Genre: MG fantasy
Word Count: 38,000


Twelve-year-old Cordelia of Lavishton has never met a pirate. She's never tangled with a water sprite, or bandaged a troll's enormously smelly foot. She's led the sheltered life of a princess, never needing to learn the best way to battle a dragon, or outwit an evil sorceress.

All that changes on the eve of a peace celebration, when the royal families from the Three Kingdoms of Darland gather. It’s the perfect time to make new friends, and for the kingdoms to commemorate their unity and harmony.

It’s also the perfect place for sabotage.

Nigel, a bumbling, laughable bard desperate to be famous, crashes the ball, seeking revenge on the royal families for not granting him the position as royal bard. With the help of his mother—a wicked witch—they curse the three kings with a sleeping spell, and inform the remaining royals that Cordelia and the other two princesses, Maya and Dawn, must compete in a tournament.

Only one princess can win. And while the winner will free her father, she’ll also be forced to marry Nigel.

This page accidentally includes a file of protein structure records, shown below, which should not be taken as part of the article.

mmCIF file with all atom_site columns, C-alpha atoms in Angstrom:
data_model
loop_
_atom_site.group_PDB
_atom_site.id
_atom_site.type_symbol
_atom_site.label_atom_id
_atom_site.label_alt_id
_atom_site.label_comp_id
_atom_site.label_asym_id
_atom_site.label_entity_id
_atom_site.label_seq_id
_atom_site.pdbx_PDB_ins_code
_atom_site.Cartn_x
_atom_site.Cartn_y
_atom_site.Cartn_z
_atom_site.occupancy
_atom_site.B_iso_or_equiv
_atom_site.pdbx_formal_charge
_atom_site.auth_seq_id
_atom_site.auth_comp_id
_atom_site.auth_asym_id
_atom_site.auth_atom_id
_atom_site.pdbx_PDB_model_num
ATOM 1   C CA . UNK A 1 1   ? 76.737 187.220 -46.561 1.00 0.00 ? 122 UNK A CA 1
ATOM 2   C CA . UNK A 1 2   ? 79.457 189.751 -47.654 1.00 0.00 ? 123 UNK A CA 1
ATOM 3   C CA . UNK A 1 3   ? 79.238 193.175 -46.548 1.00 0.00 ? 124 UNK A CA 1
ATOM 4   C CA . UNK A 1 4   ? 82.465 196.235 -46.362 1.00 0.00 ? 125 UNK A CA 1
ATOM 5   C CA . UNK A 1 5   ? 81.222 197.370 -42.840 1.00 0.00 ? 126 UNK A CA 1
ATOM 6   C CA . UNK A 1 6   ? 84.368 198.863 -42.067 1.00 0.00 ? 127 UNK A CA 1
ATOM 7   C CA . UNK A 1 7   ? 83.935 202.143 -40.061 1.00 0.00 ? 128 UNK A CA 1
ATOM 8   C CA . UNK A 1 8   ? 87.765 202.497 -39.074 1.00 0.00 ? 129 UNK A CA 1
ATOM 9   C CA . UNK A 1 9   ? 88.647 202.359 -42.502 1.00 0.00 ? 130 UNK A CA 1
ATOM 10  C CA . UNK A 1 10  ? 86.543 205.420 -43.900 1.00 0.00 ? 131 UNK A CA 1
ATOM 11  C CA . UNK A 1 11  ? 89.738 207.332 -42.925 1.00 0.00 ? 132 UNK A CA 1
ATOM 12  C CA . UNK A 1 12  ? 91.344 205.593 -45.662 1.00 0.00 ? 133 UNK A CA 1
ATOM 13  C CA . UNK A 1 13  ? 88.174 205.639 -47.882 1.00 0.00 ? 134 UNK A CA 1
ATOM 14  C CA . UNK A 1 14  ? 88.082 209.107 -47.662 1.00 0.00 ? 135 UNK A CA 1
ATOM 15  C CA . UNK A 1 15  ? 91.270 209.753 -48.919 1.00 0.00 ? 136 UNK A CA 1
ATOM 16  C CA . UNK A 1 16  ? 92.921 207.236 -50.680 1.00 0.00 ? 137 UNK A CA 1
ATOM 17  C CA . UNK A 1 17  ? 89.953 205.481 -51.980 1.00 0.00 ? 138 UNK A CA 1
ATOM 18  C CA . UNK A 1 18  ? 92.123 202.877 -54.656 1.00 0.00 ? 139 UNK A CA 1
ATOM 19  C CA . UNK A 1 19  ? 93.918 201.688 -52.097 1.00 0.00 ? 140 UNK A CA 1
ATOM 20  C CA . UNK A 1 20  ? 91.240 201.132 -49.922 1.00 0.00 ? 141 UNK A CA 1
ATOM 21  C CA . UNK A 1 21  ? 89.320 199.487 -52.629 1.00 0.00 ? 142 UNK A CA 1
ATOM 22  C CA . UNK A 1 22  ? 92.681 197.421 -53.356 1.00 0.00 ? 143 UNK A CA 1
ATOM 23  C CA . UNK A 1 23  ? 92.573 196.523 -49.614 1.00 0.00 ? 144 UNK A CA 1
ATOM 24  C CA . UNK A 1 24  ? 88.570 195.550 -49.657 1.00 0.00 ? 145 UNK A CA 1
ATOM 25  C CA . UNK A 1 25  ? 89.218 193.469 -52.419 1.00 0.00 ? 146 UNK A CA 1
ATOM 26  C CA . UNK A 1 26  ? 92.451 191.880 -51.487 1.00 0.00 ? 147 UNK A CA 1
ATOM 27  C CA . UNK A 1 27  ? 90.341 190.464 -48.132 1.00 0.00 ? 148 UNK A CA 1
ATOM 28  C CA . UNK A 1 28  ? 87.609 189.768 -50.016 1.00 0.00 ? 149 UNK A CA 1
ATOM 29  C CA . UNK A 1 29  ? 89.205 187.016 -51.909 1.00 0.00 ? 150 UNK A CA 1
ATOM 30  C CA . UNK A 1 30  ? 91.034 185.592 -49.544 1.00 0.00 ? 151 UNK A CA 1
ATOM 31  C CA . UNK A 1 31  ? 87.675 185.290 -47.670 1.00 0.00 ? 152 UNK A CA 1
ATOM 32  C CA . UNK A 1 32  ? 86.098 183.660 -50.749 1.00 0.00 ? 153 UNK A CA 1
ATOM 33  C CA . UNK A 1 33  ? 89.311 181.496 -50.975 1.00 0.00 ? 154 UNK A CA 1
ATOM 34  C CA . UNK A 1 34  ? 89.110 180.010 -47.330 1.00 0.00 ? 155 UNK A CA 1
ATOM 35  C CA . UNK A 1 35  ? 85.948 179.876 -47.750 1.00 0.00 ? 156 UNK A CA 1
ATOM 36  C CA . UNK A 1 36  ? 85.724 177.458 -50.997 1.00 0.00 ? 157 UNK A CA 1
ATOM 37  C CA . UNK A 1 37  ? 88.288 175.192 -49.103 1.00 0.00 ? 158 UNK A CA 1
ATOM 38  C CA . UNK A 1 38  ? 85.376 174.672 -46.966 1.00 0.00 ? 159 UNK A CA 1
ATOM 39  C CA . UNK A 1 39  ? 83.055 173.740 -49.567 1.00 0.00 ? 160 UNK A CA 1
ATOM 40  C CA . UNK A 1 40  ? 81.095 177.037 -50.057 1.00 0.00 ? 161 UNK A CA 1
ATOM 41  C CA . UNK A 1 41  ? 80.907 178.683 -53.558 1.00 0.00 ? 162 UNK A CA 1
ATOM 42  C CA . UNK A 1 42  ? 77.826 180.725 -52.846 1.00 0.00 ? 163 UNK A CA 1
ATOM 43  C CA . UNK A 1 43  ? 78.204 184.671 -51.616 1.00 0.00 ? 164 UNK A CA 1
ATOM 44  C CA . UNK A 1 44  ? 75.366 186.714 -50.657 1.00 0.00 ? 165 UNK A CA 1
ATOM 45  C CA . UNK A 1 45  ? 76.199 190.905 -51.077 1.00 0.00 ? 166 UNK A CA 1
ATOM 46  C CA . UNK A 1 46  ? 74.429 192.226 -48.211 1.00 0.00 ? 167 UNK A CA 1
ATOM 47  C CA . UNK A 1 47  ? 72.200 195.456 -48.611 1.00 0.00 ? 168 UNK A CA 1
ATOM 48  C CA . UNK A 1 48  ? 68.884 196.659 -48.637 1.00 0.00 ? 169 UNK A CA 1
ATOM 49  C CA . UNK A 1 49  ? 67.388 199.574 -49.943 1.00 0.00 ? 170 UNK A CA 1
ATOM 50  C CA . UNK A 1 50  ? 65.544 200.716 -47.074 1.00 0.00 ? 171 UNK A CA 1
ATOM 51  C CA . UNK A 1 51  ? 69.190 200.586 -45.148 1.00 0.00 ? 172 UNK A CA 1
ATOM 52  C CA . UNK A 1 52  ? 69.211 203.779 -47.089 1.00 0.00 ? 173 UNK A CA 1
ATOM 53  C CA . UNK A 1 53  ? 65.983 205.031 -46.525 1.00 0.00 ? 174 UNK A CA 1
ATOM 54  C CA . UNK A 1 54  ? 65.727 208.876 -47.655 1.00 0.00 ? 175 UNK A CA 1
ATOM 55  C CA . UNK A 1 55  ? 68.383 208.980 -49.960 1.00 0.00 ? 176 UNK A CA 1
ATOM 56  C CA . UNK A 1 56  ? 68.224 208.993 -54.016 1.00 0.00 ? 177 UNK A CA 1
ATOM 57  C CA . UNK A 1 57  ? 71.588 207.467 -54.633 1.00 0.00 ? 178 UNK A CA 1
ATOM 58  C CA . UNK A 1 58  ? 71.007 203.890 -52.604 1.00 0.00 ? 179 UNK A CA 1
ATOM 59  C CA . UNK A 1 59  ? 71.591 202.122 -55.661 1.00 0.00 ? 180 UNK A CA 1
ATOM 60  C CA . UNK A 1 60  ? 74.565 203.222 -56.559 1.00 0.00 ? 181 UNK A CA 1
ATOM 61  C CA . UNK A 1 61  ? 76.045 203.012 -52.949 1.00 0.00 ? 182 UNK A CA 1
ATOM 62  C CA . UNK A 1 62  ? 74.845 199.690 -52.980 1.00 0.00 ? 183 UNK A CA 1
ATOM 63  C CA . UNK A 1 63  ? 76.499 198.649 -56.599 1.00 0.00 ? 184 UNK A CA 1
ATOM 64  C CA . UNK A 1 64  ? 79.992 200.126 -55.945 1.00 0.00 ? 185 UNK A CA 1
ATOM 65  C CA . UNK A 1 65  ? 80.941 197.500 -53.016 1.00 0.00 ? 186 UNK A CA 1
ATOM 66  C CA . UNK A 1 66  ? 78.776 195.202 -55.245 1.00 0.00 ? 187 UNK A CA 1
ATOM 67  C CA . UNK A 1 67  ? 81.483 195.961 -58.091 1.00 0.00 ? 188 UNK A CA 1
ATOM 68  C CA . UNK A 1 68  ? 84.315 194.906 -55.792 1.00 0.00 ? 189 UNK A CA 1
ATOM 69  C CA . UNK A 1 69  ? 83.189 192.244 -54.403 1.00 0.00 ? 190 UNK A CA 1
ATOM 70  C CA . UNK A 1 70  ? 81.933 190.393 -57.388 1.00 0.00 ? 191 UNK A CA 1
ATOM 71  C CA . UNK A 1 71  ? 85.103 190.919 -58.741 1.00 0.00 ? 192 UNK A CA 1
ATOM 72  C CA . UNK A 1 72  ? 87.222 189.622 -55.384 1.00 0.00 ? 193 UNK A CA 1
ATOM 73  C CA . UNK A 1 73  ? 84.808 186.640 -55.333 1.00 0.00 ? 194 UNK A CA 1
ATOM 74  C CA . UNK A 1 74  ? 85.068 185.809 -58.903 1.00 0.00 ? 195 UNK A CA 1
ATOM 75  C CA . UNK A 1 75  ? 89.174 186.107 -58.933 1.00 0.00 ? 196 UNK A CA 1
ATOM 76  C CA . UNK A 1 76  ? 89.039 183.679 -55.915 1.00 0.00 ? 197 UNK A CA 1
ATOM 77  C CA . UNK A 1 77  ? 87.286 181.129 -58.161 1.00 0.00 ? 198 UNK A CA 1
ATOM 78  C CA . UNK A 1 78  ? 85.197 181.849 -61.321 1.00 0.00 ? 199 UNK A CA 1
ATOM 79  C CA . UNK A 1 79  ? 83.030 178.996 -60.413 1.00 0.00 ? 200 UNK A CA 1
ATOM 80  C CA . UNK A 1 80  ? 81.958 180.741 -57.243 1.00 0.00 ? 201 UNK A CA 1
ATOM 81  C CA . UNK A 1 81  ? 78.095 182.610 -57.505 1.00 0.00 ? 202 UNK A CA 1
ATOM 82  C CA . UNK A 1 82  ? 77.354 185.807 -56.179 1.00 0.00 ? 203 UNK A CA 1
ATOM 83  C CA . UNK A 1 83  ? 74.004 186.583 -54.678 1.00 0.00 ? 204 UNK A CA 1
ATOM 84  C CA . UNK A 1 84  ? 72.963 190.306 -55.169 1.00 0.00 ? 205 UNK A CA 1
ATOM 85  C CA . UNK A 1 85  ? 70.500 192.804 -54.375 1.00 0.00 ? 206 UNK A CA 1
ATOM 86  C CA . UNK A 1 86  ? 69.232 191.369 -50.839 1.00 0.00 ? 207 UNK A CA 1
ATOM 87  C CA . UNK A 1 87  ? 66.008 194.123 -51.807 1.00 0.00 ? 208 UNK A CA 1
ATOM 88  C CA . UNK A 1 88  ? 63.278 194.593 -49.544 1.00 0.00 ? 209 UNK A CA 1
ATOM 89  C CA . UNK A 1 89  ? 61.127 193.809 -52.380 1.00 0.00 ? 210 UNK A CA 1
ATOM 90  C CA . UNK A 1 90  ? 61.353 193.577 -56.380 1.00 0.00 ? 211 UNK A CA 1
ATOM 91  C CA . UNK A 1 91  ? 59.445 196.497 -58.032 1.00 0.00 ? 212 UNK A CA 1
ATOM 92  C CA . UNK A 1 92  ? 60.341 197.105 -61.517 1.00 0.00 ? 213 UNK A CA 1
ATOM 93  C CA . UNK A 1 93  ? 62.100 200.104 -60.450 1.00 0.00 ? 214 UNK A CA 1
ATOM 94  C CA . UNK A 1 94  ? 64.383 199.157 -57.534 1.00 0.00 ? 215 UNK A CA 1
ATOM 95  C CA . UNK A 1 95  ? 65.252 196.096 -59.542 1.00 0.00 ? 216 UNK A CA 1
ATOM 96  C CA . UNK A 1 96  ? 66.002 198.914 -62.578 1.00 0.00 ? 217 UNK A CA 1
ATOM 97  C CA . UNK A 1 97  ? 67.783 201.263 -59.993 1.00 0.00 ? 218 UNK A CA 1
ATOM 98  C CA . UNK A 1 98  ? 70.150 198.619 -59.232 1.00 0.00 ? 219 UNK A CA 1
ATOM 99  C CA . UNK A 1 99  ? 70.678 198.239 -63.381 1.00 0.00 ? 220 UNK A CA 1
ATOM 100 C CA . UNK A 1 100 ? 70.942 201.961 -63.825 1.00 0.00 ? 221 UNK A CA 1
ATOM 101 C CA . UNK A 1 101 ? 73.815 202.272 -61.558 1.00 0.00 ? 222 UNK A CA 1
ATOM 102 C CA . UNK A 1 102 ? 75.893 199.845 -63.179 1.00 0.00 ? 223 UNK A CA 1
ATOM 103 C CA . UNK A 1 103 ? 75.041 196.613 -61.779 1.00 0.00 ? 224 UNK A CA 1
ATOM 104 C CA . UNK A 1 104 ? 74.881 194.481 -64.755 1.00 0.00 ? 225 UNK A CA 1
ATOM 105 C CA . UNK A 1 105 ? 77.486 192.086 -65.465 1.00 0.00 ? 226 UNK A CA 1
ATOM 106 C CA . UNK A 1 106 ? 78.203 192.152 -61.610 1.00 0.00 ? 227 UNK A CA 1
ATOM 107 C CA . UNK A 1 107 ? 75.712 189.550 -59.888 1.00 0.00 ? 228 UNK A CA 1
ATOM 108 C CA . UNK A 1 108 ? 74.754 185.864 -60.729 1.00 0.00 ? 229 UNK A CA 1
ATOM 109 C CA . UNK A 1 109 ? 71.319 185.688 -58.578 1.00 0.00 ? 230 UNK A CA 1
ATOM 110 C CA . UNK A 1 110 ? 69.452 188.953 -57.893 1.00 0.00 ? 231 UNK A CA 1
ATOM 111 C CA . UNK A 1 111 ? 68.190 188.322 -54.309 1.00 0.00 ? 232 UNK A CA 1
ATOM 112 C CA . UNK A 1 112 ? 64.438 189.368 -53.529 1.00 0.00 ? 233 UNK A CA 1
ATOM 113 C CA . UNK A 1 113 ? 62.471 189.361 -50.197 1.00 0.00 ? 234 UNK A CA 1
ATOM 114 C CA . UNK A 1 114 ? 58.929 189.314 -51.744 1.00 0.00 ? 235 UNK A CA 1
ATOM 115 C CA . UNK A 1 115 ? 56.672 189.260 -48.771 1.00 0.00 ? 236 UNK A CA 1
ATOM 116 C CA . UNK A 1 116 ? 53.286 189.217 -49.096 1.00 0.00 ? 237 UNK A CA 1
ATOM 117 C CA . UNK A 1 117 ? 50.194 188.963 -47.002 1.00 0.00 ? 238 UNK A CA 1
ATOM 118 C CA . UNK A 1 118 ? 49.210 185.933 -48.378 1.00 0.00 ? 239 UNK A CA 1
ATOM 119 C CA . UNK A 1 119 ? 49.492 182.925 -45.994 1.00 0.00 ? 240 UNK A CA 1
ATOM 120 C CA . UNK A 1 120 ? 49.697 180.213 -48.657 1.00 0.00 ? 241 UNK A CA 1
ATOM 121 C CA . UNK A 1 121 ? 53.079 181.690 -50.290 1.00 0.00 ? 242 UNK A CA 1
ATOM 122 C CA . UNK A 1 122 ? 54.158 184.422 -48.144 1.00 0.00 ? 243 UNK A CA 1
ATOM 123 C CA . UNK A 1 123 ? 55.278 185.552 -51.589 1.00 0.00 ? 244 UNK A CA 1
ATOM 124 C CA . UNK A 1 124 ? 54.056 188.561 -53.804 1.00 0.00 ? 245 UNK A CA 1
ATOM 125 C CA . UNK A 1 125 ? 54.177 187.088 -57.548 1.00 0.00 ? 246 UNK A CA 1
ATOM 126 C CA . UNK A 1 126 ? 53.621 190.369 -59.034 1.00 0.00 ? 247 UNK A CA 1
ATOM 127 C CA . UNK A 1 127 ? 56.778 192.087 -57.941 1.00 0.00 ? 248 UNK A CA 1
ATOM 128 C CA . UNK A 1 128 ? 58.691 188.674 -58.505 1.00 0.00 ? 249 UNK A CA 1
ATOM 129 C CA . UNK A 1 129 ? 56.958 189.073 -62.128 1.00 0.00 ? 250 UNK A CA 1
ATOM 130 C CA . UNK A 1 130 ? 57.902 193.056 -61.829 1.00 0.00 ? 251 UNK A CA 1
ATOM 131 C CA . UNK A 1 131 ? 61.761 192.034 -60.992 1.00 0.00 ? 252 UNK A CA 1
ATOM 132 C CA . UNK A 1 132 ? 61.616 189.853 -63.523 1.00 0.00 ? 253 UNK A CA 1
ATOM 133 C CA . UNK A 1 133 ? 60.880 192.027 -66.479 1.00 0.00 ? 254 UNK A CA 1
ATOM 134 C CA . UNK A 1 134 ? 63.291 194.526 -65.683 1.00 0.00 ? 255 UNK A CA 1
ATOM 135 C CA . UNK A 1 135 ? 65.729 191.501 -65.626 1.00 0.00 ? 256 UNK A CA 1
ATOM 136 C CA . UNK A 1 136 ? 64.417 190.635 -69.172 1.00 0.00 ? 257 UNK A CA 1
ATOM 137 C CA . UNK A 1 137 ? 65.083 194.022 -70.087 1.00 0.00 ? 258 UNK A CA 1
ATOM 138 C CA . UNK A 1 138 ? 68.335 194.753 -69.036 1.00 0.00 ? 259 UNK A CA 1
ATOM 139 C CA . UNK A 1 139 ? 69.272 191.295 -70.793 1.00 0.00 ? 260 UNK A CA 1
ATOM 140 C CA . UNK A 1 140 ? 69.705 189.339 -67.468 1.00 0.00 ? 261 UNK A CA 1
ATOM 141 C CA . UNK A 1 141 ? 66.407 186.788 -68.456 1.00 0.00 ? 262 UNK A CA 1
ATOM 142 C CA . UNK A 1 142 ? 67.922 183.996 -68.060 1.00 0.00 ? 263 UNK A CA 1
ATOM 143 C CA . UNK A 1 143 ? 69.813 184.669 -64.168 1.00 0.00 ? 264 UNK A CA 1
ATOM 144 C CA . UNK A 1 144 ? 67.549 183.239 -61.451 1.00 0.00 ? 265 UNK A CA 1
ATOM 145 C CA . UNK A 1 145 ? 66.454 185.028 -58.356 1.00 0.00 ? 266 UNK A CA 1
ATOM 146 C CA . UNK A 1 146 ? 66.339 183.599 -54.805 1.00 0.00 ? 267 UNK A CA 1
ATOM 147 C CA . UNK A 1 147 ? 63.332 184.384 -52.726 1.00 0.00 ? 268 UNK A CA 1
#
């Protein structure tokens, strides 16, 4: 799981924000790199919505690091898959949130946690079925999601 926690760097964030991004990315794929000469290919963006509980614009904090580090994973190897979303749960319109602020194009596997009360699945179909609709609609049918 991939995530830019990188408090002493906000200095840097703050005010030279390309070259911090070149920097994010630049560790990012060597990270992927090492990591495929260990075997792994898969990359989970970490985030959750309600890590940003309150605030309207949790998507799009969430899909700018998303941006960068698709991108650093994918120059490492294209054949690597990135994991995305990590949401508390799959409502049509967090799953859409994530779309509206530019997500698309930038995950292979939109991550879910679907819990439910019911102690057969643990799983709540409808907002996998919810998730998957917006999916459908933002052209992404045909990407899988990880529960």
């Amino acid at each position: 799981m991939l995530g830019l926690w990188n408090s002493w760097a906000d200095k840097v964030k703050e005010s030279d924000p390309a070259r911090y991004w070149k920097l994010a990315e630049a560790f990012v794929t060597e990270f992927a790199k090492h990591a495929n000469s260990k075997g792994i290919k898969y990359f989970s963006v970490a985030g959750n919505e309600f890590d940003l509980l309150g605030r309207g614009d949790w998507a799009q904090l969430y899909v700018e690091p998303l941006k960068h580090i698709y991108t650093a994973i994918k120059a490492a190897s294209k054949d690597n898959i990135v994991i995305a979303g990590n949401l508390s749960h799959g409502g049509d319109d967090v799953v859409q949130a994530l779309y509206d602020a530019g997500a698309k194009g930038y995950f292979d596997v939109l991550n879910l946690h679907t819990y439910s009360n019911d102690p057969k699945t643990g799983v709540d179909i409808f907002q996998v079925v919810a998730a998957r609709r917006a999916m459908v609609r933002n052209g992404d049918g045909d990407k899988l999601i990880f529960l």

Now the prim and proper Cordelia is pitted against feisty misfit Dawn, and brainy bookworm Maya. To survive the tournament they must decide: compete against each other and free only one king? Or test the unity of their kingdoms, and work together to defeat Nigel and his mother?

First 250:

Cordelia of Lavishton sat in a stagecoach, hands folded neatly in her lap. Her back was stiff and her left knee itched, but Cordelia didn’t dare move. Her maid, Gertrude, had spent hours pressing her gown and styling her hair, and informed her if she moved one inch the wrong way, the dress would wrinkle and her hair would droop.

Cordelia didn’t think anyone would mind if her gown had a few creases in it, or if her hair was less than perfect, but Gertie turned a very dark shade of purple when she mentioned it, so Cordelia promised to remain as still as possible.
Her little brother, however, was making that difficult.

Toby bounced in the seat opposite her. While she was twelve and expected to be a perfect demonstration of a princess, Toby was six, and hadn’t started his lessons in Etiquette yet.

That never bothered her before, but now she bit her lip. If she arrived at the ball looking disheveled and dishonored her mother’s memory, Gertrude would make her walk in extra-high heels for weeks.

Toby stood abruptly, and Cordelia pulled her dress back so his muddy shoes (how was he already dirty?) wouldn’t step on it. “Can you please be more careful?”

Her father, who sat next to her, reached over and patted her knee. “Toby, sit down. You’re making your sister anxious,” King Larkin said.

Before Toby could protest, the carriage jerked harshly to the left.